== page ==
NGOs and Small and Middle Powers

In the first weeks of the genocide, there was a severe dearth of information about what was going on in Rwanda. Small and middle powers, who did not have an extensive network of diplomatic missions in Africa, found it especially difficult to develop a correct appraisal of the situation. They therefore relied on the information supplied by NGOs: New Zealand and its allies were ‘deeply affected by independent information from nongovernmental organizations about the ethnic character of the killings’ (Walling 2013, p. 132). Czech Ambassador Karel Kovanda recalls how ‘he had learned more about what was really happening in Rwanda from human rights groups in New York than from sitting in the secret Security Council meetings’ (Melvern 2002). Kovanda started to develop an understanding of the events in Rwanda after reading a New York Times article by a member of an NGO Africa Watch. The ambassador was not familiar with Africa Watch, but it belonged to the Helsinki Watch network, which Kovanda knew well for their work on Czechoslovak dissidents during the Communist era.1 Kovanda recalls that he had ‘an a priori reason to trust the Africa Watch folks’; in addition, the article ‘had an internal logic’, which helped him realize the nature of the domestic and foreign interests involved in the Rwandan conflict (Kovanda 2010, p. 201). Therefore, both the reputation and expertise of Africa Watch has played a role in attracting Czech diplomat’s attention.

Interested to learn more, Kovanda contacted Africa Watch and befriended Alison Des Forges, a leading specialist on Rwanda, who ‘became the source of accurate, dependable information about the situation in the country’ (Kovanda 2010, p. 201). On 18 April, he invited her to brief the ten elected Council members. It was ‘a very unusual meeting during which “small countries”, nonpermanent UNSC members, had an opportunity to learn from reliable and extremely well informed, albeit informal, sources about the causes, origins, and course of the Rwanda catastrophe’ (Kovanda 2010, p. 202). As for Alison Des Forges, the meeting was also ‘a quite extraordinary opportunity for her as an NGO representative to communicate directly with diplomats working on the UNSC’ (Kovanda 2010, p. 202). In 1994, the relationship between civil society and Security Council diplomats was still at a nascent stage.

On 19 April, two days before the Council’s vote to reduce UNAMIR to a token presence, the executive director of Human Rights Watch wrote to New Zealand Ambassador Colin Keating that ‘the Rwanda military authorities are engaged in a systematic campaign to eliminate the Tutsi’ (Melvern 2000, p. 169). Keating also sought information from NGOs on his own initiative. Since the Secretariat did not communicate clearly what was going on in Rwanda, Keating started having personal meetings, sometimes two or three times a day, with representatives of the International Committee of the Red Cross (ICRC) and MSF. He then conveyed the information to other diplomats on the Council (Keating 2004, p. 506). On 26 April, the UK Ambassador reported back to the Foreign Office the information that Keating had received from MSF about the murder of doctors and patients in one of the hospitals run by the relief organization, which was described by MSF Director-General as ‘the worst atrocity seen by MSF since it was established’ (UK Mission to the UN 1994, p. 2). The information provided to Keating by NGOs was reaching other Security Council diplomats and subsequently foreign ministries in their respective countries.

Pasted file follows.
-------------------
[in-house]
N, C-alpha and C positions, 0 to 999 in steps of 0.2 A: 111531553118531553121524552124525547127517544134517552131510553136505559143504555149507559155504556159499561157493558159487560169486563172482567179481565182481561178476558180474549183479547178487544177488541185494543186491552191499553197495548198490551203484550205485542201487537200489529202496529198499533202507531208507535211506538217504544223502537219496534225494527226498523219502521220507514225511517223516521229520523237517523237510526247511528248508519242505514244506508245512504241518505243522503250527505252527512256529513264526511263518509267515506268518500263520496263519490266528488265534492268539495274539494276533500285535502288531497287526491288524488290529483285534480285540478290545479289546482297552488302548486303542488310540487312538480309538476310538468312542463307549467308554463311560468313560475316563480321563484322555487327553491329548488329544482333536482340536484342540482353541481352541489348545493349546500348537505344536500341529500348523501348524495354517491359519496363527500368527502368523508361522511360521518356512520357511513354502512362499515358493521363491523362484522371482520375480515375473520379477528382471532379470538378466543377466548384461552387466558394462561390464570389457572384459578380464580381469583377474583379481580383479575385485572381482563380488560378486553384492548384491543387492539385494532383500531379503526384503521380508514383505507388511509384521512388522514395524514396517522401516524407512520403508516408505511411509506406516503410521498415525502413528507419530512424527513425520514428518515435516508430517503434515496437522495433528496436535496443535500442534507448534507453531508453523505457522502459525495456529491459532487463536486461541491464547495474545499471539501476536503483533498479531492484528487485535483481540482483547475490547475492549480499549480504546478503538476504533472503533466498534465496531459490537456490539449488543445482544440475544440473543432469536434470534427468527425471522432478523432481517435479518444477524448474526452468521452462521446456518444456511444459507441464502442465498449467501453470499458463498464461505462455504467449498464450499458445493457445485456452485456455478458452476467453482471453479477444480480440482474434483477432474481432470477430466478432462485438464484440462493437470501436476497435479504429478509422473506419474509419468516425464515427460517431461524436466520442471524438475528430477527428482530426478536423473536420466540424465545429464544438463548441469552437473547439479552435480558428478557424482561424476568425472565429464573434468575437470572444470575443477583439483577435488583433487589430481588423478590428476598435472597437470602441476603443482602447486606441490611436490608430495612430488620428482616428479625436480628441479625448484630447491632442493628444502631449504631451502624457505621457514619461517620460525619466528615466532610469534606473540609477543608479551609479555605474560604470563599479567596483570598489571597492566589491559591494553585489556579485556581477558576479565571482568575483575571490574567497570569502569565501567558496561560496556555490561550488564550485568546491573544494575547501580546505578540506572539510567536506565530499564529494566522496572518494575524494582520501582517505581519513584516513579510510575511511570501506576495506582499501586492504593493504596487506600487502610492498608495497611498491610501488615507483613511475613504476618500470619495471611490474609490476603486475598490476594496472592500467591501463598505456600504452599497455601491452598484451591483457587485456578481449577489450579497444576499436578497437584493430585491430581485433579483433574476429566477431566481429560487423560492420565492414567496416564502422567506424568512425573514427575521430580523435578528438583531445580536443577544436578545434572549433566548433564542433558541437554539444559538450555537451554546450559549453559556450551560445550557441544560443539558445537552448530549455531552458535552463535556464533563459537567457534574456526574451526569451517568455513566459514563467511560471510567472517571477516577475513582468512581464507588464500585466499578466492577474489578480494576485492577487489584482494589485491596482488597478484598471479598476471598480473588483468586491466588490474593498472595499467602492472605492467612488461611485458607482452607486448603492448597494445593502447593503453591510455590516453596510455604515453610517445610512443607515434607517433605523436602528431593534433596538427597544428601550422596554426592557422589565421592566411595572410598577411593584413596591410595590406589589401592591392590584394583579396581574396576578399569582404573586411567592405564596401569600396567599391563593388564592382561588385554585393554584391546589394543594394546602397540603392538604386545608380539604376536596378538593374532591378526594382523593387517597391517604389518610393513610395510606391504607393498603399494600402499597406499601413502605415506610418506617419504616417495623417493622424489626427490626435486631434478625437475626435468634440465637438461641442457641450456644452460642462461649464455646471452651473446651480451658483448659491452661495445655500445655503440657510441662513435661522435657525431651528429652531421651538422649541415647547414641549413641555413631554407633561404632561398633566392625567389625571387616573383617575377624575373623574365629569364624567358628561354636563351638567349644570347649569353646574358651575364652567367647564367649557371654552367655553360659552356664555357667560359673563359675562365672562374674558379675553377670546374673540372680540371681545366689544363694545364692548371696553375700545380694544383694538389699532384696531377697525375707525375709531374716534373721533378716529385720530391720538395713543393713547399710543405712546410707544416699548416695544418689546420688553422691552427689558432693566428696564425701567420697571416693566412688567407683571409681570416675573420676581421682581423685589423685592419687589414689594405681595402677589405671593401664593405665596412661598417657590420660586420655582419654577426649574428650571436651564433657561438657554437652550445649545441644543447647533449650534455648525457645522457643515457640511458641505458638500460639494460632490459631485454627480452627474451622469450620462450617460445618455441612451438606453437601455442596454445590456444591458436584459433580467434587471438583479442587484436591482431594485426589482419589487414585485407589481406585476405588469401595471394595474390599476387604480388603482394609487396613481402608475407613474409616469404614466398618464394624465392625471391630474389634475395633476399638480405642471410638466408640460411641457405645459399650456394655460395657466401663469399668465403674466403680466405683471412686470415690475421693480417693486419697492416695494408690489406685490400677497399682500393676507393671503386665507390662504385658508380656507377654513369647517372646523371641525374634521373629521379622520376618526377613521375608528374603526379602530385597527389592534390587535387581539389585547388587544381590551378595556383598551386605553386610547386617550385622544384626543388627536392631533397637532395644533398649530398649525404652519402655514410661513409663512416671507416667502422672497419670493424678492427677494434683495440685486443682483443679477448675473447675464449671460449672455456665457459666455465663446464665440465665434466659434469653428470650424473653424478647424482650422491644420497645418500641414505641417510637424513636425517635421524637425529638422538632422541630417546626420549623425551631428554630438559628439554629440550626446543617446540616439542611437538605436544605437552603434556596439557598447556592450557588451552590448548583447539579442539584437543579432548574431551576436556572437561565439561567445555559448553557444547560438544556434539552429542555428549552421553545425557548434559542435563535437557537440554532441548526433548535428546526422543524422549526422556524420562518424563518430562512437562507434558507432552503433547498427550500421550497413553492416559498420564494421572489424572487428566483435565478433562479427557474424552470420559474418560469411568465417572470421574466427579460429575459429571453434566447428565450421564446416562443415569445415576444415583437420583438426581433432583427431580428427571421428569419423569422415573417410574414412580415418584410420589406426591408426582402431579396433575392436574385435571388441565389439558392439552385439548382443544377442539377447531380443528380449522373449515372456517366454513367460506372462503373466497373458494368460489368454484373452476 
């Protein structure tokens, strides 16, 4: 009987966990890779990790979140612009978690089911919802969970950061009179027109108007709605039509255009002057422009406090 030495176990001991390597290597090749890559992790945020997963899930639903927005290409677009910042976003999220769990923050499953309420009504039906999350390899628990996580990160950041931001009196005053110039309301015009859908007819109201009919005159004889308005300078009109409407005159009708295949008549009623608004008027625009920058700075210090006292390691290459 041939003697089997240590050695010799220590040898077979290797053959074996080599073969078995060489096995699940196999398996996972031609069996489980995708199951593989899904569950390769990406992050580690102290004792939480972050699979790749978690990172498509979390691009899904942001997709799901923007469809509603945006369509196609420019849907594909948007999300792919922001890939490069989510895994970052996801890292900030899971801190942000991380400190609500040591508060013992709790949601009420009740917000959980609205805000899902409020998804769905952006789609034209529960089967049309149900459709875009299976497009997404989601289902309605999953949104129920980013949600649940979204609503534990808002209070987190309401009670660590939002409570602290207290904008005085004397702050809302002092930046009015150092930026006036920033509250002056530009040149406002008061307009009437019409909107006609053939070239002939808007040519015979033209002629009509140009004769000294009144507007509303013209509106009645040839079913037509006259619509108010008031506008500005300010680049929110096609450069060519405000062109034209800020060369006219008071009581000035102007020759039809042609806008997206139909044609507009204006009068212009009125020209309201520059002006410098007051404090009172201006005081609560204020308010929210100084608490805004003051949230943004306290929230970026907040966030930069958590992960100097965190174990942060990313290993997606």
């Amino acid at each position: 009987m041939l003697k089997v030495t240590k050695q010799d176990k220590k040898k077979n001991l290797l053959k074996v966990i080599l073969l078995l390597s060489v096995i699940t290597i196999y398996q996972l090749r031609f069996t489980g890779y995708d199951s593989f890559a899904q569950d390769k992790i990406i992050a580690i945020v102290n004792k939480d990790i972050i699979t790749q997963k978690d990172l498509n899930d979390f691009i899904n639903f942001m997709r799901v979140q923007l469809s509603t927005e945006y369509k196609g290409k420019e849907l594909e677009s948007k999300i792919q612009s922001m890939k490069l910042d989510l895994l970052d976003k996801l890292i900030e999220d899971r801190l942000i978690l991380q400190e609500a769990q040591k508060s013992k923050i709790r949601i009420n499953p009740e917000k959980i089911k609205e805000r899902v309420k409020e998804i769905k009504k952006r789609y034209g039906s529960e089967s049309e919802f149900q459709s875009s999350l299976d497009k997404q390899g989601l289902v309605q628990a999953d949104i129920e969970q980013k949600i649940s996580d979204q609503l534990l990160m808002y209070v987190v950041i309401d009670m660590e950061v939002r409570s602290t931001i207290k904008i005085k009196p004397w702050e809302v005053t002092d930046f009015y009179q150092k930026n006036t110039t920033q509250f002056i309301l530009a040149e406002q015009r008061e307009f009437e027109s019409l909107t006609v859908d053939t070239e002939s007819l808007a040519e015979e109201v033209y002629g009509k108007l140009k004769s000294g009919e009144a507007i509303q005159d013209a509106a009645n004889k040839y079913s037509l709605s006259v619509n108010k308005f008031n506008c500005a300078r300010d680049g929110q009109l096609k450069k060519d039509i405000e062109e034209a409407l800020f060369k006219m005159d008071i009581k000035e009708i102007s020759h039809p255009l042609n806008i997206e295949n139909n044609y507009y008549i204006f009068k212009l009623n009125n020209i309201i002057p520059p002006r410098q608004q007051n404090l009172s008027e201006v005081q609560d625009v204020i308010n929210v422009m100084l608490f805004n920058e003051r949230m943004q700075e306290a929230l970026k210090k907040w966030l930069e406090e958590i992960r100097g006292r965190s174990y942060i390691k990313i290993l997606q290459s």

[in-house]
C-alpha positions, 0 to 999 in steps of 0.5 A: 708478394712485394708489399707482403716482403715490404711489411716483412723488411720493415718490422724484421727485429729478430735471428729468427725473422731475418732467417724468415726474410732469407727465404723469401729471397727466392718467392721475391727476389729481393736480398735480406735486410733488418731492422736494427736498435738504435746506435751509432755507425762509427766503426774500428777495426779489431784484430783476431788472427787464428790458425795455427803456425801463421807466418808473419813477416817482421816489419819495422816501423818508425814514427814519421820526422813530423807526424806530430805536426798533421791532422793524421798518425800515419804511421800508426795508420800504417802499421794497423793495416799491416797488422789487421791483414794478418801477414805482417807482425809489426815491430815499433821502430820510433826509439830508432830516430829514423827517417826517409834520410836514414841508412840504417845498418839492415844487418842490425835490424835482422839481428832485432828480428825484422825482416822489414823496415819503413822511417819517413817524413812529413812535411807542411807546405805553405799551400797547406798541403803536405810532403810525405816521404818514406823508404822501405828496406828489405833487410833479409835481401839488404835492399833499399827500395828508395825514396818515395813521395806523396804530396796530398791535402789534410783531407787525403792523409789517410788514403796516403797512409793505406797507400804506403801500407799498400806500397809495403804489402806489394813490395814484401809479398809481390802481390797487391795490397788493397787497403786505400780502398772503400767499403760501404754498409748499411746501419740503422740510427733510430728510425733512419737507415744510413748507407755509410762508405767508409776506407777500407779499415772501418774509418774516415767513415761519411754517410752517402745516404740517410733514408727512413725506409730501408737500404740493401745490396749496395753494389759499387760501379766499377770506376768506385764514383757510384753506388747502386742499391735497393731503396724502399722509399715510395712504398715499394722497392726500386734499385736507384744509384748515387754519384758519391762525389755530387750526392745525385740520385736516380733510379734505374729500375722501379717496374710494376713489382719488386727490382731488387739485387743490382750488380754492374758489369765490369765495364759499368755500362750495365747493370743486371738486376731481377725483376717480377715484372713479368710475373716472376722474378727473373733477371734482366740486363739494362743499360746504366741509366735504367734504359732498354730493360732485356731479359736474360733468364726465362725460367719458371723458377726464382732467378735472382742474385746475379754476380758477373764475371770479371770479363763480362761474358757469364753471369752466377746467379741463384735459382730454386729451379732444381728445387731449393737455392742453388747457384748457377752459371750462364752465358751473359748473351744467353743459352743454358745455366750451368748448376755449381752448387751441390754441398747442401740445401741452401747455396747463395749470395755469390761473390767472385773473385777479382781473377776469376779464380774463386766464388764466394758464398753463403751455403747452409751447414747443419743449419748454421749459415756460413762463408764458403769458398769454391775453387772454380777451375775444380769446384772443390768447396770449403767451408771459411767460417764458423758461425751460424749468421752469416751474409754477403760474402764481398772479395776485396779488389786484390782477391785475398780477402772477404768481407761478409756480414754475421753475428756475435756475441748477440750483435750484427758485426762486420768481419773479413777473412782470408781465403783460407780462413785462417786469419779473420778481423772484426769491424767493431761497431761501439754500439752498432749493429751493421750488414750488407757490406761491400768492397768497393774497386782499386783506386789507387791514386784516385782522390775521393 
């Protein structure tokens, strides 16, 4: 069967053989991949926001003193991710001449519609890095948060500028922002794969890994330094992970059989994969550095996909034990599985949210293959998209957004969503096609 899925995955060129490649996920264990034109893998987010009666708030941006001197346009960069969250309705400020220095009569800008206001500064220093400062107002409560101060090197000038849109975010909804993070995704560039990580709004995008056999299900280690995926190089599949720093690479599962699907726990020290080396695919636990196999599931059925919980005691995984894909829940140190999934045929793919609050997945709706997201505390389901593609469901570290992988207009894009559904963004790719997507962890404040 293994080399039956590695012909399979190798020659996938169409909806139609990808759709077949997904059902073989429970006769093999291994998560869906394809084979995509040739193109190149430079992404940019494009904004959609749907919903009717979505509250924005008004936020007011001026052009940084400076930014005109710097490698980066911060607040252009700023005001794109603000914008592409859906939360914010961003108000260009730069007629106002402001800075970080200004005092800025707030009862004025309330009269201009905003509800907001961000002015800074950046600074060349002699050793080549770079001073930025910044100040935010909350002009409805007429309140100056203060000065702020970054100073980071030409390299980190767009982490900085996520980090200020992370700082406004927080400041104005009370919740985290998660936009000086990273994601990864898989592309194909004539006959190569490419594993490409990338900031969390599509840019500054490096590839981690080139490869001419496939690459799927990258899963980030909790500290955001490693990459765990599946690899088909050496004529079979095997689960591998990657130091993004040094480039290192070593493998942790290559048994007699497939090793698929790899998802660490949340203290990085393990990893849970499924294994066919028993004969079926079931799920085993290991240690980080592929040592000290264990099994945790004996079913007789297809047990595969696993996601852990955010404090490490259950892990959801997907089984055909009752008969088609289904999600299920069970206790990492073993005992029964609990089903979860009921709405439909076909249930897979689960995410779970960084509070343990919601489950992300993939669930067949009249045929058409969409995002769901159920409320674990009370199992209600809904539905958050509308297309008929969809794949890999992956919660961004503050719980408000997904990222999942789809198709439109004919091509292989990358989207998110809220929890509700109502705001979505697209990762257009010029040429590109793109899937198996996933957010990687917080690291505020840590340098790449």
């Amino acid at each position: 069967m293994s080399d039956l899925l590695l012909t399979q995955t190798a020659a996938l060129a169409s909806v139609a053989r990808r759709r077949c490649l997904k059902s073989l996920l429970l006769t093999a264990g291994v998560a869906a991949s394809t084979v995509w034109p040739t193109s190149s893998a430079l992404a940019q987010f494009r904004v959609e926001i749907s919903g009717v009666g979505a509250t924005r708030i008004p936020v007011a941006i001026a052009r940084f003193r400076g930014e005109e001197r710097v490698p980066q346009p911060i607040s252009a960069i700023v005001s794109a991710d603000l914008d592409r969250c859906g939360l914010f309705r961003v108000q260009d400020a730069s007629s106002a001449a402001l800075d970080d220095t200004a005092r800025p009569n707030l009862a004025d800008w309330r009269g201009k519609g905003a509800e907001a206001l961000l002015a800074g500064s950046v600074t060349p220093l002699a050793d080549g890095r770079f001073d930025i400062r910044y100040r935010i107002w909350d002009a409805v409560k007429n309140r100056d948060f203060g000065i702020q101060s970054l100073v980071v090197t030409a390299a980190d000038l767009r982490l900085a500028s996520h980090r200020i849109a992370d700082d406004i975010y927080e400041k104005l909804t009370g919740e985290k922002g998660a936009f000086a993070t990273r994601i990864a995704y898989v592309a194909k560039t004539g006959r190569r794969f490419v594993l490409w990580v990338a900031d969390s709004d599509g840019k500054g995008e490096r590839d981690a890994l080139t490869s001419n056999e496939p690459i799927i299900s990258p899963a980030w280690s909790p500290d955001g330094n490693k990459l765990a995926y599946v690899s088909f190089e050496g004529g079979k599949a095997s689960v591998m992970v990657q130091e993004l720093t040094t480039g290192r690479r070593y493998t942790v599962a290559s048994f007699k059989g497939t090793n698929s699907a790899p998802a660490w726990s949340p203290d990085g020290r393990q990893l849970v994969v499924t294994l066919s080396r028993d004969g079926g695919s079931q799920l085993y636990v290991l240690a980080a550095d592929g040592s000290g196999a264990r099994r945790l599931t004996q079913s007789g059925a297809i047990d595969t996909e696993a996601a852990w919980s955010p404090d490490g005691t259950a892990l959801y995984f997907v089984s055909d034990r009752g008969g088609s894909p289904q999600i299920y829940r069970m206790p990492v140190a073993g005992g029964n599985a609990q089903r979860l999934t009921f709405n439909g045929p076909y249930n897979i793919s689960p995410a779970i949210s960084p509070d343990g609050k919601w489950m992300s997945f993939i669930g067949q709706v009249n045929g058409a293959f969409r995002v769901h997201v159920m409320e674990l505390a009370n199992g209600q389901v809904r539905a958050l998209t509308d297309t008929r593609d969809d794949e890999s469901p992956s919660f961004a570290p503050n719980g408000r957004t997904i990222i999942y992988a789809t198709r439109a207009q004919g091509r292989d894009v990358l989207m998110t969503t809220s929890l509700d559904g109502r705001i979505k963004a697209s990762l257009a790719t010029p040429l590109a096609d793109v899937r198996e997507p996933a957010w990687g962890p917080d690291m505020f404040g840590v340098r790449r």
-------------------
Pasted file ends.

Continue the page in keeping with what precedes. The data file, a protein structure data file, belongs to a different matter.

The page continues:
On 28 April, a draft statement by the President of the Security Council, a non-binding but politically consequential document, was circulated by the Czech delegation, referring to the events in Rwanda as genocide. The draft also contained the following phrase: ‘In addition to information available from the Secretary-General, the Security Council has considered information available from well-respected NGOs’ (as cited in Kovanda 2010, p. 218). It was ‘unheard of’ but reflected the reality in which the ‘most valuable and most trustworthy information originated with Africa Watch, Amnesty International, the ICRC, and MSF, whereas the UN Secretariat did not furnish much of value’ (Kovanda 2010, p. 205).

Following long negotiations, the term ‘genocide’ was dropped but the ethnic character of the killings was recognized.

Besides, ‘not a word remained about the work of and information from NGOs that the Czech delegation had stressed in our original draft’ because ‘China and Oman were particularly loath to allow for a precedent of the Security Council’s reacting to information from NGOs’ (Kovanda 2010, p. 207). While many small and middle powers were eager to acknowledge the role of civil society in shaping their perceptions of the conflict (which was also an implicit criticism of the Secretariat’s inability or unwillingness to provide accurate information), some major powers like China were anxious to preserve the state-centric nature of Council politics. In general, as Cora Weiss of the Hague Appeal for Peace observes, ‘the willingness to listen certainly depends on the member state and the flexibility of thinking of the ambassador’: while some ‘are really grateful to get information’ from NGOs, there are also ‘countries that feel treated by civil society’ (as cited in Niemetz 2015, p. 47).

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